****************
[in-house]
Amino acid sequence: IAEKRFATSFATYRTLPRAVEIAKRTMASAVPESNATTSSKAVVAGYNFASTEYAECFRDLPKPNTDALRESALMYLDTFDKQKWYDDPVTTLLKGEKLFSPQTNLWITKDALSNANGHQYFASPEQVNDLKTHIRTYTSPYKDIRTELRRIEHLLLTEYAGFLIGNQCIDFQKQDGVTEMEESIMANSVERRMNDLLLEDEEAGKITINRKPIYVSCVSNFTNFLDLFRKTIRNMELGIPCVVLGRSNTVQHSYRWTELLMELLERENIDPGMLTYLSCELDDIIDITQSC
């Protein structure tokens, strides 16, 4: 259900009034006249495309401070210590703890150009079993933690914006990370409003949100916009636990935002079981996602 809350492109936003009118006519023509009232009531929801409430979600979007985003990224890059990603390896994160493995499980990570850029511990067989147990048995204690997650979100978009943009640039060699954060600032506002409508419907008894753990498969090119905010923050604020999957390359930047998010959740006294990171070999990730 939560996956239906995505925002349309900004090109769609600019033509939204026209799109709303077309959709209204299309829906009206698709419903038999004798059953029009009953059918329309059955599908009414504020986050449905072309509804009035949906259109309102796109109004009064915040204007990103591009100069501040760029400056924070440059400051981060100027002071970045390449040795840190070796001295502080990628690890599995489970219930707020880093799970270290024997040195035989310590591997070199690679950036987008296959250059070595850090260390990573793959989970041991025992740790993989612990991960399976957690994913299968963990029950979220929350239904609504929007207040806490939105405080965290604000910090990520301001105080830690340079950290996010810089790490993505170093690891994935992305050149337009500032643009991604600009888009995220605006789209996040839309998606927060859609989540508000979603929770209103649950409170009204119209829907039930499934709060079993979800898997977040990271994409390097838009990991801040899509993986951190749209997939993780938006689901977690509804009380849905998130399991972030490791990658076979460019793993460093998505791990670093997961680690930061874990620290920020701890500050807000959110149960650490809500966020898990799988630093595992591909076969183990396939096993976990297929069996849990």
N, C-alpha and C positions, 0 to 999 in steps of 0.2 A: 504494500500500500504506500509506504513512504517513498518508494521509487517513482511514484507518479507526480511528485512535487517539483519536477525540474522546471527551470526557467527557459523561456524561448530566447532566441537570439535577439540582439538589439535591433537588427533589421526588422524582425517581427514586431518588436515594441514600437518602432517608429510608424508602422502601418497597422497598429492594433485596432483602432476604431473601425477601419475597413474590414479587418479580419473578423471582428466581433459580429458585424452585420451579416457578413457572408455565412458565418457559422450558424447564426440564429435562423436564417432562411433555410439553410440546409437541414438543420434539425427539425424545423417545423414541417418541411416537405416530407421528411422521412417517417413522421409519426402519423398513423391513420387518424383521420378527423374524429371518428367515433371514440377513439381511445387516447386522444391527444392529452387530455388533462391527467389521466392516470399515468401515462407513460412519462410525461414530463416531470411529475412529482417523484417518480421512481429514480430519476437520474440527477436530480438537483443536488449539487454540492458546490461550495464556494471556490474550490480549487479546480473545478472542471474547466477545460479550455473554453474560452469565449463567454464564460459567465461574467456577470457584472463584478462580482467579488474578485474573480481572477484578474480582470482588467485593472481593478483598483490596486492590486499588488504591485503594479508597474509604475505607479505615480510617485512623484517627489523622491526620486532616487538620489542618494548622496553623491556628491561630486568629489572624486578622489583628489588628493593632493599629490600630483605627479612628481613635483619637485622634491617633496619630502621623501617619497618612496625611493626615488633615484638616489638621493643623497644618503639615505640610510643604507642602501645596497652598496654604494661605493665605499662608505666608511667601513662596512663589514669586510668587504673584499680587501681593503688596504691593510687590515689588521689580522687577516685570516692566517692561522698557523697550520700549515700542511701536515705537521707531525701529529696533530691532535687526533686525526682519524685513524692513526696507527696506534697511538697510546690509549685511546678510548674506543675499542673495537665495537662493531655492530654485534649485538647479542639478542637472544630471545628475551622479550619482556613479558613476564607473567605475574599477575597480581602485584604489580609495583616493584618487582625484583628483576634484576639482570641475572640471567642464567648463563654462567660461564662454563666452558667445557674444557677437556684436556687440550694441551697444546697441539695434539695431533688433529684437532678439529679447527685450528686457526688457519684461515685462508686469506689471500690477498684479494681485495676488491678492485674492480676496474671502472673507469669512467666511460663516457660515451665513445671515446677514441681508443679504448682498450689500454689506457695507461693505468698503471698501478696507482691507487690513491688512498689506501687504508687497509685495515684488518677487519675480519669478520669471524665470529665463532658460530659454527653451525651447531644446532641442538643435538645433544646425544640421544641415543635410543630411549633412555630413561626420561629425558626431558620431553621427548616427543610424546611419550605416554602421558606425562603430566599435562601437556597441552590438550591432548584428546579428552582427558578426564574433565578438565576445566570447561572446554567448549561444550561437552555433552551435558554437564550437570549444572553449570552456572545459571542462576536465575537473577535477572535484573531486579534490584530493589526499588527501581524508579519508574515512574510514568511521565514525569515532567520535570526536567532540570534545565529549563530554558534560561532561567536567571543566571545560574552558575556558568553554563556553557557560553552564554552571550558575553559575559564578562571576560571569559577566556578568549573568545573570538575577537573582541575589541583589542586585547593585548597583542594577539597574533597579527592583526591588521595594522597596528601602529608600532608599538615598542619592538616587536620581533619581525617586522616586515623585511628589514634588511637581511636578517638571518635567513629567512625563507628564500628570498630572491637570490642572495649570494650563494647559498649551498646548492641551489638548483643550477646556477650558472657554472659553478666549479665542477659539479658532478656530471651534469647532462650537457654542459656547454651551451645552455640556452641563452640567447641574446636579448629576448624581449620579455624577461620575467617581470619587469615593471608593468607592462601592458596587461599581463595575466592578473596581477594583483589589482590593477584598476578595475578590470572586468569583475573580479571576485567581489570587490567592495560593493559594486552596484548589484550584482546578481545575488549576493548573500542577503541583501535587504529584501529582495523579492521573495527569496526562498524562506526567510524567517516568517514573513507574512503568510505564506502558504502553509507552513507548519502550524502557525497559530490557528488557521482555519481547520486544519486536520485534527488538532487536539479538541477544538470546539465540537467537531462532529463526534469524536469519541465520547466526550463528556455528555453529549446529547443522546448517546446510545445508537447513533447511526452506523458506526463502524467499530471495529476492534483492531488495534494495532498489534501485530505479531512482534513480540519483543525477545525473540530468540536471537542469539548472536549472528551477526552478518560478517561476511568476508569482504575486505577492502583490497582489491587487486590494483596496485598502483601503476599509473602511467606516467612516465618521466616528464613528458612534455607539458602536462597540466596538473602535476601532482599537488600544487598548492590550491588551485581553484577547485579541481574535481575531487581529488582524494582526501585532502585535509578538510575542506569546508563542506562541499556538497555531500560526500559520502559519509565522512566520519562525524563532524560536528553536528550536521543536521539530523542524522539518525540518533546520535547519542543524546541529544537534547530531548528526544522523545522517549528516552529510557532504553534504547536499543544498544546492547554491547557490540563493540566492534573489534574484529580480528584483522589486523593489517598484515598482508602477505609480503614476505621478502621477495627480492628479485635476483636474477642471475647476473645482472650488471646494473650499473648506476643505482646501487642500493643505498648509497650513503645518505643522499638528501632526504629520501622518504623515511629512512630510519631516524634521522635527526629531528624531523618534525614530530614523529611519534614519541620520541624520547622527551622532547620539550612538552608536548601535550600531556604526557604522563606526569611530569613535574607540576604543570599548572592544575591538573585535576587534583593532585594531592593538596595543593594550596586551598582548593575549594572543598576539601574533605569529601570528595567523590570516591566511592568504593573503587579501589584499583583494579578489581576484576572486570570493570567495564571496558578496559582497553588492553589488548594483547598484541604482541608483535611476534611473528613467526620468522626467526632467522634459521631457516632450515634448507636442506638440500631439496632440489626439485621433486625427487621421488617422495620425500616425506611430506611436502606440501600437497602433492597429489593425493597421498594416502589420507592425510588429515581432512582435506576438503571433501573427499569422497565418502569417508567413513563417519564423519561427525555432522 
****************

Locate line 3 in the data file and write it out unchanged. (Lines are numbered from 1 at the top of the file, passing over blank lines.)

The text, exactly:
């Protein structure tokens, strides 16, 4: 259900009034006249495309401070210590703890150009079993933690914006990370409003949100916009636990935002079981996602 809350492109936003009118006519023509009232009531929801409430979600979007985003990224890059990603390896994160493995499980990570850029511990067989147990048995204690997650979100978009943009640039060699954060600032506002409508419907008894753990498969090119905010923050604020999957390359930047998010959740006294990171070999990730 939560996956239906995505925002349309900004090109769609600019033509939204026209799109709303077309959709209204299309829906009206698709419903038999004798059953029009009953059918329309059955599908009414504020986050449905072309509804009035949906259109309102796109109004009064915040204007990103591009100069501040760029400056924070440059400051981060100027002071970045390449040795840190070796001295502080990628690890599995489970219930707020880093799970270290024997040195035989310590591997070199690679950036987008296959250059070595850090260390990573793959989970041991025992740790993989612990991960399976957690994913299968963990029950979220929350239904609504929007207040806490939105405080965290604000910090990520301001105080830690340079950290996010810089790490993505170093690891994935992305050149337009500032643009991604600009888009995220605006789209996040839309998606927060859609989540508000979603929770209103649950409170009204119209829907039930499934709060079993979800898997977040990271994409390097838009990991801040899509993986951190749209997939993780938006689901977690509804009380849905998130399991972030490791990658076979460019793993460093998505791990670093997961680690930061874990620290920020701890500050807000959110149960650490809500966020898990799988630093595992591909076969183990396939096993976990297929069996849990």